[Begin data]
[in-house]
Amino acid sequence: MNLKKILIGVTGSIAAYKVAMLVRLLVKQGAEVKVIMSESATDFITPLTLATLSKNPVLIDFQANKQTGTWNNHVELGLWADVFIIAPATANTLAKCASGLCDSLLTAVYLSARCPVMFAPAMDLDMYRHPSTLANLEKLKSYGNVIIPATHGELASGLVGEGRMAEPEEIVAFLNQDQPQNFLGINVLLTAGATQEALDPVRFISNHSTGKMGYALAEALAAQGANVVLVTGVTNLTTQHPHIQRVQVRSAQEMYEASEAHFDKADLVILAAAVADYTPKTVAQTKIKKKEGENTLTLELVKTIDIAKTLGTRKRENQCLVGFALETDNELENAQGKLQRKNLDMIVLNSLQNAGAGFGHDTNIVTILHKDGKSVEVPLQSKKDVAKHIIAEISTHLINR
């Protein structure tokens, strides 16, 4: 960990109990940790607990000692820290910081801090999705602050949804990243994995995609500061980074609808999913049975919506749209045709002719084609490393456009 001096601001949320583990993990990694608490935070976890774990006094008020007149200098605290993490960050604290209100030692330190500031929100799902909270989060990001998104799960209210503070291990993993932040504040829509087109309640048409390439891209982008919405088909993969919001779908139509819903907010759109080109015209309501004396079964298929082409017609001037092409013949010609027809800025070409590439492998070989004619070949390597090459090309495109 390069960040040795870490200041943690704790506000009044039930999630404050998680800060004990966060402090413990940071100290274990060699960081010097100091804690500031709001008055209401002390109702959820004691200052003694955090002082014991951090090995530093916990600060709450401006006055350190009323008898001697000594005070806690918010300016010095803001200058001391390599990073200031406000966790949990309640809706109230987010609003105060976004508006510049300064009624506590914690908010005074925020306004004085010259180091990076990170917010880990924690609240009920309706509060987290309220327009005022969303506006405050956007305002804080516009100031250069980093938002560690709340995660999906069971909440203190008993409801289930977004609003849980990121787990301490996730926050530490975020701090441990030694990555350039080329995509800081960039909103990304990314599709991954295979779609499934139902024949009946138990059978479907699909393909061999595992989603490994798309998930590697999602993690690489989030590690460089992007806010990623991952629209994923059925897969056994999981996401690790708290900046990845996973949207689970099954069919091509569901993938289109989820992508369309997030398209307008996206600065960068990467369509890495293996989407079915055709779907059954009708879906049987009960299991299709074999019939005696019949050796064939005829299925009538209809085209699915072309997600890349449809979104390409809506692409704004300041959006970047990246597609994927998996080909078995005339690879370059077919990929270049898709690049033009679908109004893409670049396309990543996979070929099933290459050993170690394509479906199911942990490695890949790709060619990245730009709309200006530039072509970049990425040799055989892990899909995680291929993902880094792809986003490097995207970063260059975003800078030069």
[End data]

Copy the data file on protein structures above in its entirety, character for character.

[in-house]
Amino acid sequence: MNLKKILIGVTGSIAAYKVAMLVRLLVKQGAEVKVIMSESATDFITPLTLATLSKNPVLIDFQANKQTGTWNNHVELGLWADVFIIAPATANTLAKCASGLCDSLLTAVYLSARCPVMFAPAMDLDMYRHPSTLANLEKLKSYGNVIIPATHGELASGLVGEGRMAEPEEIVAFLNQDQPQNFLGINVLLTAGATQEALDPVRFISNHSTGKMGYALAEALAAQGANVVLVTGVTNLTTQHPHIQRVQVRSAQEMYEASEAHFDKADLVILAAAVADYTPKTVAQTKIKKKEGENTLTLELVKTIDIAKTLGTRKRENQCLVGFALETDNELENAQGKLQRKNLDMIVLNSLQNAGAGFGHDTNIVTILHKDGKSVEVPLQSKKDVAKHIIAEISTHLINR
């Protein structure tokens, strides 16, 4: 960990109990940790607990000692820290910081801090999705602050949804990243994995995609500061980074609808999913049975919506749209045709002719084609490393456009 001096601001949320583990993990990694608490935070976890774990006094008020007149200098605290993490960050604290209100030692330190500031929100799902909270989060990001998104799960209210503070291990993993932040504040829509087109309640048409390439891209982008919405088909993969919001779908139509819903907010759109080109015209309501004396079964298929082409017609001037092409013949010609027809800025070409590439492998070989004619070949390597090459090309495109 390069960040040795870490200041943690704790506000009044039930999630404050998680800060004990966060402090413990940071100290274990060699960081010097100091804690500031709001008055209401002390109702959820004691200052003694955090002082014991951090090995530093916990600060709450401006006055350190009323008898001697000594005070806690918010300016010095803001200058001391390599990073200031406000966790949990309640809706109230987010609003105060976004508006510049300064009624506590914690908010005074925020306004004085010259180091990076990170917010880990924690609240009920309706509060987290309220327009005022969303506006405050956007305002804080516009100031250069980093938002560690709340995660999906069971909440203190008993409801289930977004609003849980990121787990301490996730926050530490975020701090441990030694990555350039080329995509800081960039909103990304990314599709991954295979779609499934139902024949009946138990059978479907699909393909061999595992989603490994798309998930590697999602993690690489989030590690460089992007806010990623991952629209994923059925897969056994999981996401690790708290900046990845996973949207689970099954069919091509569901993938289109989820992508369309997030398209307008996206600065960068990467369509890495293996989407079915055709779907059954009708879906049987009960299991299709074999019939005696019949050796064939005829299925009538209809085209699915072309997600890349449809979104390409809506692409704004300041959006970047990246597609994927998996080909078995005339690879370059077919990929270049898709690049033009679908109004893409670049396309990543996979070929099933290459050993170690394509479906199911942990490695890949790709060619990245730009709309200006530039072509970049990425040799055989892990899909995680291929993902880094792809986003490097995207970063260059975003800078030069």